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Discussion Starter #1
I'm on about my 10th IMA battery charging/discharging/charging and the two that I just completed had voltage readings of 179v and 180v. I'm using hybridautomotive grid chargers which I love. The strange thing about the IMA battery that grid charged to 180v was that the mA reading was at appx 250mA near the end of the charge. It's always at appx 350 mA with Jeff's chargers. In any event, I've never seen such high readings on my other IMA batteries I've grid charged. Is there any correlation between the ending voltage and the quality of the battery? Suspecting these may be weak which I don't want in any car I sell. Anyone grid charge their IMA and get a reading of 179-180v and the battery was a strong battery? Or do I have this reversed and these batteries will end up being very strong? Or is there no correlation?
Thanks
Gerald
 

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Yes, lower resting voltage = healthier battery.
 

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Discussion Starter #3 (Edited)
So the new IMA batteries are grid charging closer to 170v than 180v?
Is it that simple that the lower the voltage of a fully charged battery the healthier it is? Did life just go from complex to simple on me? I'm a skeptic.
Gerald
 

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What was the temp where these were charged ? You'll see higher final voltages in colder weather... but in general, higher voltage is an indicator of a weaker pack. Most like to see 174v or thereabouts...

When I charged my pack in situ I was up to 178.2v in around freezing weather (nighttime low). In the basement when @ 60 something degrees it only charged up to 174v... but I had replaced 2 bad sticks at that point too...
 

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HA grid chargers are set for 180V open circuit, so if you hit 180, or very nearly, current flow will slow below 350mA.

The general rule is that a higher voltage is the result of higher internal resistance, which is bad, but this is not absolute.

Per GM's statement, you'll also get higher voltages with lower temps.

If you have two batteries charged in identical conditions, and one peaks several volts higher than the other, it MAY be less healthy.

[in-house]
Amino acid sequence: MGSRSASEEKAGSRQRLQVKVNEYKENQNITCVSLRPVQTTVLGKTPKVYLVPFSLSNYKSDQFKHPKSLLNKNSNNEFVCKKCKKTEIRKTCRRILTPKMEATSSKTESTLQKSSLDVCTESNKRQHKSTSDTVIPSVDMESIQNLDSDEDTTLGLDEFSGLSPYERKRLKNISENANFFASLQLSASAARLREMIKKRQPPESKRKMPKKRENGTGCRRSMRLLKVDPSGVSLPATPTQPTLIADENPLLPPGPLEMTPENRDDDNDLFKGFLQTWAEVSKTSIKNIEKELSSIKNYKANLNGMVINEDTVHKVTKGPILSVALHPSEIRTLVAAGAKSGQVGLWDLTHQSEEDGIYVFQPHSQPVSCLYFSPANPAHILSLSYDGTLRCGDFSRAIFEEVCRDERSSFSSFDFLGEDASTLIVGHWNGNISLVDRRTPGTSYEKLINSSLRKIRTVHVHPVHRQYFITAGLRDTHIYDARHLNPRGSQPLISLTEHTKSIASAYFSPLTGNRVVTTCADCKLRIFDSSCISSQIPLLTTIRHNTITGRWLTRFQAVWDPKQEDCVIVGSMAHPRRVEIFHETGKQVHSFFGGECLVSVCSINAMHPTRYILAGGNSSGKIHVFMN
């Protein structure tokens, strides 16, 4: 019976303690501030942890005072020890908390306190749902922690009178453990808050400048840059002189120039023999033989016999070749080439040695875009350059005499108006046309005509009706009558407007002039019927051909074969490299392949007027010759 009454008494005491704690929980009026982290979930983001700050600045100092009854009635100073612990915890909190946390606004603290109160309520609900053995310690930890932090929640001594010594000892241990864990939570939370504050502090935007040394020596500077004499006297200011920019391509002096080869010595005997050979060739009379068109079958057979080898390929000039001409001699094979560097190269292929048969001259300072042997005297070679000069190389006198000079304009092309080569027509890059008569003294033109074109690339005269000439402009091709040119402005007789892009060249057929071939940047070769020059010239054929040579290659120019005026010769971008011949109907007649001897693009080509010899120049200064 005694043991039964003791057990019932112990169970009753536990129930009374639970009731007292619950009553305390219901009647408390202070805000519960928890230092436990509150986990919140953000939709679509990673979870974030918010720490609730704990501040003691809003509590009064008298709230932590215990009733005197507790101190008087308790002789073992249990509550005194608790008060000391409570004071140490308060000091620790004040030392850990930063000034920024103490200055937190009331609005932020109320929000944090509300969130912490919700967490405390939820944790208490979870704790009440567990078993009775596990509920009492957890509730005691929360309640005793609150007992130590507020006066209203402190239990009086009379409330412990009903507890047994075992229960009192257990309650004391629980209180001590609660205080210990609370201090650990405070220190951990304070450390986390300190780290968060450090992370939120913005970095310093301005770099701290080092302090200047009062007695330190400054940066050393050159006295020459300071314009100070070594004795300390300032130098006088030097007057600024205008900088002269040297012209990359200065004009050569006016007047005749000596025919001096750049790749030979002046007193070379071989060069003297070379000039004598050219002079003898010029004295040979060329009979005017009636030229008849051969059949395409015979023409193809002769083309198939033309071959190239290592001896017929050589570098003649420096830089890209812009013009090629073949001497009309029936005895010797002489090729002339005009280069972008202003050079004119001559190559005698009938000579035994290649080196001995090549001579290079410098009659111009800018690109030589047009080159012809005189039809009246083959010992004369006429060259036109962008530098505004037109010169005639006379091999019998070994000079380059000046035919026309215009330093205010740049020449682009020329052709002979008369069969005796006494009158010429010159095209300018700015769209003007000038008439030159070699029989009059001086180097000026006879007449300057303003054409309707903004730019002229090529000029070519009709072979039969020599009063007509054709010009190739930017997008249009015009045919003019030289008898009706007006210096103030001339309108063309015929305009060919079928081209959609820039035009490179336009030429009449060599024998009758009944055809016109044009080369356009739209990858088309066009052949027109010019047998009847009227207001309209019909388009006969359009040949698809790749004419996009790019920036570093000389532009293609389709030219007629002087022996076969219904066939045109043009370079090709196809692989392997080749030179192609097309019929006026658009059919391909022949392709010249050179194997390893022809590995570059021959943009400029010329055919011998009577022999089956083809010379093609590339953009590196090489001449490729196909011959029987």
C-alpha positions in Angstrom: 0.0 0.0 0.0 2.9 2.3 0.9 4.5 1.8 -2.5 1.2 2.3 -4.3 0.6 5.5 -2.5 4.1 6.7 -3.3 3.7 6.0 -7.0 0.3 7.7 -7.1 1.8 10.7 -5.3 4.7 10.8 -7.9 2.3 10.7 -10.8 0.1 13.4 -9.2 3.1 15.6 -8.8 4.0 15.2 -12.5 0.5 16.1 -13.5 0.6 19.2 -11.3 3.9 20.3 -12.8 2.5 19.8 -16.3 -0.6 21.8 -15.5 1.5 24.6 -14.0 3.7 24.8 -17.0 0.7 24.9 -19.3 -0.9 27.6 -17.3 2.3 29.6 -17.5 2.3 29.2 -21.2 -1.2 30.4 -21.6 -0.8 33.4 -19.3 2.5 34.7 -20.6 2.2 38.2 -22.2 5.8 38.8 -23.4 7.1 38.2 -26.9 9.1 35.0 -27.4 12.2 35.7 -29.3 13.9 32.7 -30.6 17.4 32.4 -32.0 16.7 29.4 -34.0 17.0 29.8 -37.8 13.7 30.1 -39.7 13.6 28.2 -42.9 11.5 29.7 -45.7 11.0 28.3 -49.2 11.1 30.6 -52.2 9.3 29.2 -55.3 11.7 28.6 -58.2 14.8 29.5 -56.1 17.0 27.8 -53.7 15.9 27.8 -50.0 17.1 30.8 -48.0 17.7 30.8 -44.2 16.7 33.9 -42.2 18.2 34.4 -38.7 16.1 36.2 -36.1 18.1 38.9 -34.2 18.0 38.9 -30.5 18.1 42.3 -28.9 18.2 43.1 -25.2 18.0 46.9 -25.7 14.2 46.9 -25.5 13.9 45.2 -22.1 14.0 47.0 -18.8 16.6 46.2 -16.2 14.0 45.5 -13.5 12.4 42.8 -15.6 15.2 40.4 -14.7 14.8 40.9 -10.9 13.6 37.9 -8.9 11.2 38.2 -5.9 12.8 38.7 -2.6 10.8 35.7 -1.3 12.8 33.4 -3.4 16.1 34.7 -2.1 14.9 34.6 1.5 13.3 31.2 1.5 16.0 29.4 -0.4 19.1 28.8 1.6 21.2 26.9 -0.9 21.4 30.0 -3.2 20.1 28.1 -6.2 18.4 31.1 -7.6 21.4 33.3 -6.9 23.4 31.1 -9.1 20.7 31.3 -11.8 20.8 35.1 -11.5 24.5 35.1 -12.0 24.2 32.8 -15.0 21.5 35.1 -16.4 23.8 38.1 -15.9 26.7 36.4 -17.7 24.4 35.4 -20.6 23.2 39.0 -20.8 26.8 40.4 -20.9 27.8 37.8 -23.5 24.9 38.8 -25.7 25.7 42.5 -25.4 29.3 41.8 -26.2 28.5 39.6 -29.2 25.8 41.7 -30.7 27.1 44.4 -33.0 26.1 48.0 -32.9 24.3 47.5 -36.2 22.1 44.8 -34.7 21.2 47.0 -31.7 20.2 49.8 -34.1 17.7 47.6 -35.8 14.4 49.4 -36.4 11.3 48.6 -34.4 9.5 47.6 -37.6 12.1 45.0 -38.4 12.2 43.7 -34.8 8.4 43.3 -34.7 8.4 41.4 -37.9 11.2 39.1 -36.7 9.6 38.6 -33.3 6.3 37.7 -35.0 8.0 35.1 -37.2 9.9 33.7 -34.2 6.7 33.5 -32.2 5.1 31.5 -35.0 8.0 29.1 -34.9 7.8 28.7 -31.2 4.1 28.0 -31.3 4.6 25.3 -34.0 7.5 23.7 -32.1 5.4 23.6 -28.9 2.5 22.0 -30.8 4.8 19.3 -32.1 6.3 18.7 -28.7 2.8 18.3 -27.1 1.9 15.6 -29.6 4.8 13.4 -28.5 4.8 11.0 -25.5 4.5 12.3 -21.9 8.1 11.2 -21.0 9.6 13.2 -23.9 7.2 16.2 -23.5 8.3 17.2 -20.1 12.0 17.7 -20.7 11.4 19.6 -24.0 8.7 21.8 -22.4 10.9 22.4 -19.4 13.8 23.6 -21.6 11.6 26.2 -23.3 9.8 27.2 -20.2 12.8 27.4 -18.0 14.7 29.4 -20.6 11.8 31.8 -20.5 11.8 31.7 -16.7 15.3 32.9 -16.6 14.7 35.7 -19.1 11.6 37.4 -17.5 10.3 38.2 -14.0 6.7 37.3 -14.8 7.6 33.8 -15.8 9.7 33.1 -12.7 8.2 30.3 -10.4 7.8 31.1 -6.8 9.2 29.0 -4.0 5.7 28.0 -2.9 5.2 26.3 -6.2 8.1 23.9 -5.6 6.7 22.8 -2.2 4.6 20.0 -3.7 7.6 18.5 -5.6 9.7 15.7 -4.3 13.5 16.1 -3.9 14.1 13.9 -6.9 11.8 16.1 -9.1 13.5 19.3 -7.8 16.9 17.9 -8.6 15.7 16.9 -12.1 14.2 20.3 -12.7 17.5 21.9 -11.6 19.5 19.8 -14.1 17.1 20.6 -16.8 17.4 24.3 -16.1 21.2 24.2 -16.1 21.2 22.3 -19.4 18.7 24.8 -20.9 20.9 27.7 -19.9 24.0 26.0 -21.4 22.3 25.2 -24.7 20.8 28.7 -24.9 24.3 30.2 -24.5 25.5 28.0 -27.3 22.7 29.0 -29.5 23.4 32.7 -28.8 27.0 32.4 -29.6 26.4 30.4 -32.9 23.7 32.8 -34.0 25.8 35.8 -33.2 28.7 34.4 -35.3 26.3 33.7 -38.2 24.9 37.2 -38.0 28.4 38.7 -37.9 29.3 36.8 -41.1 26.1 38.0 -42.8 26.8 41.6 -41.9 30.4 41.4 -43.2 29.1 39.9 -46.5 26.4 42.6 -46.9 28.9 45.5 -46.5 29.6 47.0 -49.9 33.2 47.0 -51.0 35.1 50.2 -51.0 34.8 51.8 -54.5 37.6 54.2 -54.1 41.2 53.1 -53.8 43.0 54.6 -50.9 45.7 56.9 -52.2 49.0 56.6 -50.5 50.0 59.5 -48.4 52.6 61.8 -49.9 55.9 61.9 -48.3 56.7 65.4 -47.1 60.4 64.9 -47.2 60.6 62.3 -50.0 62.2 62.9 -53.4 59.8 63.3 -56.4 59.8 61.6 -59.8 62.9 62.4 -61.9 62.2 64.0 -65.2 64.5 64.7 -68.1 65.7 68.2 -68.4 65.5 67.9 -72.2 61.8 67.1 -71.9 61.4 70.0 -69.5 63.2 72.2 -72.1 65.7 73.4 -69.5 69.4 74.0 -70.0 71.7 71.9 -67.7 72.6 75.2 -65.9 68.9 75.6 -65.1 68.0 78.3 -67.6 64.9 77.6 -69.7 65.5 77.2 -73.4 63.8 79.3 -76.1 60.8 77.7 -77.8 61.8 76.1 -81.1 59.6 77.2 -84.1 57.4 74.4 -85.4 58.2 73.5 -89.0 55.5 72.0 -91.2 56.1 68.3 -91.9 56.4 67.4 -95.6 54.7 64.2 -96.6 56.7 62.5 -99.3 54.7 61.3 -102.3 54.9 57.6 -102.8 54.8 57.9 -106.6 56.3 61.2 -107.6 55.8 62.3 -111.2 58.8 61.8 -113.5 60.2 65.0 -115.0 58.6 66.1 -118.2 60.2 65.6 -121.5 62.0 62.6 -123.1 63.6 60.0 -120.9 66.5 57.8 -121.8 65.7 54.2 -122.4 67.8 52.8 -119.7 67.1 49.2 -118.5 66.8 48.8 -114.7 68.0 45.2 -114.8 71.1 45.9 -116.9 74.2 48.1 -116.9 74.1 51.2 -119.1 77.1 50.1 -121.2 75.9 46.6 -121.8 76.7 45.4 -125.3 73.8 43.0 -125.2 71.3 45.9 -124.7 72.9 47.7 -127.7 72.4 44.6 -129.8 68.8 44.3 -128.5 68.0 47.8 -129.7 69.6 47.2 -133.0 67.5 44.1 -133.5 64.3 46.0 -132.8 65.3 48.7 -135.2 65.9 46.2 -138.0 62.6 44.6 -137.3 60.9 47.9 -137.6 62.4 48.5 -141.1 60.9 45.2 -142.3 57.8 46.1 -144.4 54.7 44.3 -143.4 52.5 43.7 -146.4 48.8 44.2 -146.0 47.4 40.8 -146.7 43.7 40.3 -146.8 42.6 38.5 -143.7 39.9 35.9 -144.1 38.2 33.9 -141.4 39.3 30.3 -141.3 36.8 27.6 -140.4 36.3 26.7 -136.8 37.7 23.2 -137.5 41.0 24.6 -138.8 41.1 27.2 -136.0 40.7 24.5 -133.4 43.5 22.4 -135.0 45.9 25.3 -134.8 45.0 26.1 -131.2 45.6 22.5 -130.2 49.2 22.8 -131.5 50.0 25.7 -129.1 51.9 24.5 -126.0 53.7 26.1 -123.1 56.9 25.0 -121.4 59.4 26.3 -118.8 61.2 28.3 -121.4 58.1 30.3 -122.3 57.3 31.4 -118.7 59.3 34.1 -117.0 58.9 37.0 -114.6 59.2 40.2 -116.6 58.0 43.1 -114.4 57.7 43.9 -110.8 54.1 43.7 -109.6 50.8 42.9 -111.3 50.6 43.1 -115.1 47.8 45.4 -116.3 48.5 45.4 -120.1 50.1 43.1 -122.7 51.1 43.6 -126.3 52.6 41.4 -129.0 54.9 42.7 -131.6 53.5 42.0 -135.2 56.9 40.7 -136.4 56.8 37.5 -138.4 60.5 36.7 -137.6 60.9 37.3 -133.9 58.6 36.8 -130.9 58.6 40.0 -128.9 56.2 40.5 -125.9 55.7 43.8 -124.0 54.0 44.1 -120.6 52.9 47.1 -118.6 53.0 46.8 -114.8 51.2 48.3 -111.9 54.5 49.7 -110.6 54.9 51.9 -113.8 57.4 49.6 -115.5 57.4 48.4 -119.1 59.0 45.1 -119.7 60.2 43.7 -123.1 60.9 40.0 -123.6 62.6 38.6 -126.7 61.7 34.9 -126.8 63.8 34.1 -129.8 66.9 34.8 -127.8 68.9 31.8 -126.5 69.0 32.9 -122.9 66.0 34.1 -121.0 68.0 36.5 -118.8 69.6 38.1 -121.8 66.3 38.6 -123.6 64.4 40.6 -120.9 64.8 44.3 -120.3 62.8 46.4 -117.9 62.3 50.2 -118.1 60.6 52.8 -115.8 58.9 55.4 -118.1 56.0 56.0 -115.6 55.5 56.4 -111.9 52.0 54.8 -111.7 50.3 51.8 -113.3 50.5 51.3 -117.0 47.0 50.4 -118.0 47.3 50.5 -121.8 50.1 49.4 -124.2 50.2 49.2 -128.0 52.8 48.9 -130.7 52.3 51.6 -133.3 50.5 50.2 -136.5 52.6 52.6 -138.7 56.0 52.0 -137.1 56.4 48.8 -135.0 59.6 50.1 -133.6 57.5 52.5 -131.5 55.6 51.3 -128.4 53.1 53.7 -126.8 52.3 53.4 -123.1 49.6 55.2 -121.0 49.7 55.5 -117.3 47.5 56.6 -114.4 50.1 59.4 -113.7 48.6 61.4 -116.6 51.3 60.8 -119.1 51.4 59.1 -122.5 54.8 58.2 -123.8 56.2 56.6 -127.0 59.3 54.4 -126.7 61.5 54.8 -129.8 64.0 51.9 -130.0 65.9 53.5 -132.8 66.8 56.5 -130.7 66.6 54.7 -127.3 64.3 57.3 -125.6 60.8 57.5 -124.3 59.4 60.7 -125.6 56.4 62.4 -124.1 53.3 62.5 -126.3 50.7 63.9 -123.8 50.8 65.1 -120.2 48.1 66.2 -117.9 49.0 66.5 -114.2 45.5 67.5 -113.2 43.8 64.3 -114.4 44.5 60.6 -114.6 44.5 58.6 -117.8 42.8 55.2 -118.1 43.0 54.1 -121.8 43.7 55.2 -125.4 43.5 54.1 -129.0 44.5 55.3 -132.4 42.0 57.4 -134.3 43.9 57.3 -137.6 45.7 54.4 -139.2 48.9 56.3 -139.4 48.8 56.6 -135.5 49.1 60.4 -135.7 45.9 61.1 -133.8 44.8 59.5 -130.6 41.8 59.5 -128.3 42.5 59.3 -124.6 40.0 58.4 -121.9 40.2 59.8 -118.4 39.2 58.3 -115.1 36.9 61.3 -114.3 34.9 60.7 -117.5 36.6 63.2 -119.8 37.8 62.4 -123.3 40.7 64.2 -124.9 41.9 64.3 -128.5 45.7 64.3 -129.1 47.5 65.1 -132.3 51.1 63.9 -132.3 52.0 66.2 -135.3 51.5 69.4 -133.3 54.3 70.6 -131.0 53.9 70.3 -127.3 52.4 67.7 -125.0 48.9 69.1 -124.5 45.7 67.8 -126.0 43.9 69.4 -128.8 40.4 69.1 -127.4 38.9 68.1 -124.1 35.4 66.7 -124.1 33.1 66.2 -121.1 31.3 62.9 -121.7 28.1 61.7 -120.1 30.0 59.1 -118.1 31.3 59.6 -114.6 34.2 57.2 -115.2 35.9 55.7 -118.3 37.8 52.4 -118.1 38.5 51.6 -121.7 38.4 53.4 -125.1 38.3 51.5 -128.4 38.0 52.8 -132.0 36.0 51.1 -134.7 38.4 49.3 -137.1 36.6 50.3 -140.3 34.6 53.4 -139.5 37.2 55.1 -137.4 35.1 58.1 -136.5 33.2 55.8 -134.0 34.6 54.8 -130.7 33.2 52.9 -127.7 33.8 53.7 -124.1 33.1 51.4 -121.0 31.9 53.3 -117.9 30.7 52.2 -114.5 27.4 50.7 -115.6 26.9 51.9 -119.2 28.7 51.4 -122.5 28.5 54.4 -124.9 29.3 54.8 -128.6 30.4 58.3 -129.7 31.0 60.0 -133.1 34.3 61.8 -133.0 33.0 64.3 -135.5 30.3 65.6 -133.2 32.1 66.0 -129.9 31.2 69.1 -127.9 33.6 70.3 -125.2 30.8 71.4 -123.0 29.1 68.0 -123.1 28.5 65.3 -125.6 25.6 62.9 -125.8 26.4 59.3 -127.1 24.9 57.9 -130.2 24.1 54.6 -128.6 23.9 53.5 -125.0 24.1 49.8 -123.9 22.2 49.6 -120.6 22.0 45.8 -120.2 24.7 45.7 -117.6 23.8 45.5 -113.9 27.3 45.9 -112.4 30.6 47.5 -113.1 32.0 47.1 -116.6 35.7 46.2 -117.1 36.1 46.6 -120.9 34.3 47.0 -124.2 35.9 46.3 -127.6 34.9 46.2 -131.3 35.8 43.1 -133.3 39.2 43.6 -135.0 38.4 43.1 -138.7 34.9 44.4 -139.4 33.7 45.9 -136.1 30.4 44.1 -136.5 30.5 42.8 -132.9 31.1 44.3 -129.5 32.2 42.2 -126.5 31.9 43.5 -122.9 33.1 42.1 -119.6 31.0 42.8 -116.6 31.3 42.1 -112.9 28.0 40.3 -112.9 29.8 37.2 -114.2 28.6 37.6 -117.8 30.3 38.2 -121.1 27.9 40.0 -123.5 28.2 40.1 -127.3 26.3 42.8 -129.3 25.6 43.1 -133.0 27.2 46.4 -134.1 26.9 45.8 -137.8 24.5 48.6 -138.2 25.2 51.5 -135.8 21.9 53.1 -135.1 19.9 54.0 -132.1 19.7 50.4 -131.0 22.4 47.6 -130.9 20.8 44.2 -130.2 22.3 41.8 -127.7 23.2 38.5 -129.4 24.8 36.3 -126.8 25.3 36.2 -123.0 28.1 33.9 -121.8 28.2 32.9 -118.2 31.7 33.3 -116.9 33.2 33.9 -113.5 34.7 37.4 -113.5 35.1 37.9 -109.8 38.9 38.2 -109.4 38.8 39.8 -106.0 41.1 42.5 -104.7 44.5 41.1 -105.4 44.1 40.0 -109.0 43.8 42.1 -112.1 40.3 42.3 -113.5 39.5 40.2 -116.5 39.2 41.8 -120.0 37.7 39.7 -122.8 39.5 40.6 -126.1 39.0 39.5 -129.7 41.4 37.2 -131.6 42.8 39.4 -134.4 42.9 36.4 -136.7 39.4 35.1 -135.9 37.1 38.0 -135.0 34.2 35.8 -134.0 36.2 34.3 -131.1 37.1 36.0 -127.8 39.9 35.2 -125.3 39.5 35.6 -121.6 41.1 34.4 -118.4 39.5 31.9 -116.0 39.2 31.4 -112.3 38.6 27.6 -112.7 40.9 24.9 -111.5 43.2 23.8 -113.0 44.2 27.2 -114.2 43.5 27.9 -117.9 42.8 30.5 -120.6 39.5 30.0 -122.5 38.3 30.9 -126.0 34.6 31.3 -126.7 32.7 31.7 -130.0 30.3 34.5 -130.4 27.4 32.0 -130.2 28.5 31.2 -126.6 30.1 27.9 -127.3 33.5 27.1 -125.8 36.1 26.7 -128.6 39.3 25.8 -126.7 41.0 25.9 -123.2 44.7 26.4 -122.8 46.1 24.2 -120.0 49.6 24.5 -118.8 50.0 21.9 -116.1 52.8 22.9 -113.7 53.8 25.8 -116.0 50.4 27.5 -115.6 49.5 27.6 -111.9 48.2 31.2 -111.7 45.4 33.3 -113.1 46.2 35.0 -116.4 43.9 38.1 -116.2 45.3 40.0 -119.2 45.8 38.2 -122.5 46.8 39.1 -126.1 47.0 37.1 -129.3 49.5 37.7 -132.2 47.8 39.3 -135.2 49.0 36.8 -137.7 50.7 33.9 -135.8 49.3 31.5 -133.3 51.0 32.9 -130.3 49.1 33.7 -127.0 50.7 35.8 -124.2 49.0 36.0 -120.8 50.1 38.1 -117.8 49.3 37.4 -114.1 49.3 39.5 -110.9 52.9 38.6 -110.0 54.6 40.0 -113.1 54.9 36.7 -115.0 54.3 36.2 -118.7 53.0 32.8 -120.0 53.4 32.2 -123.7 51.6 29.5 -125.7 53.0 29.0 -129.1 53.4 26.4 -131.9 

Additionally, my experience with several packs has show that batteries subjected to reconditioning via cycling or especially deep discharge will have higher peak voltages than before.

Steve
 

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I think I posted a similar question a while back as to how to interpret the 12 post cycle data readings. Was no clear answer but it seemed more important to concentrate on the discharge times, milli-Amp-Hours charged, Watt-Hours charged, Charge and Topping Times. The more the better. What is considered good, weak or poor wasn't addressed. Maybe a message to Mike D would clear it up better.
 

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I've only did deep discharge and balancing on my battery twice, but mine has also ended up at 180v and 250mAH, it was about ~35*F out.

I have never driven any other hybrid or another Insight so I really don't have much to compare with as far as my battery condition goes, but I'm fairly confident that it's getting up there in it's life span. I've gotten a p1449 after the car sat for 2 weeks. As far as I know this is still the original pack.
 

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I think I posted a similar question a while back as to how to interpret the 12 post cycle data readings. Was no clear answer but it seemed more important to concentrate on the discharge times, milli-Amp-Hours charged, Watt-Hours charged, Charge and Topping Times. The more the better. What is considered good, weak or poor wasn't addressed. Maybe a message to Mike D would clear it up better.
12 post cycle data readings? What is that?

There's been lots of discussion about acceptance criteria. Only Eli has a scientifically/rigorously derived set of criteria (61 or so?), and he's understandably mum about it.

Peter has published: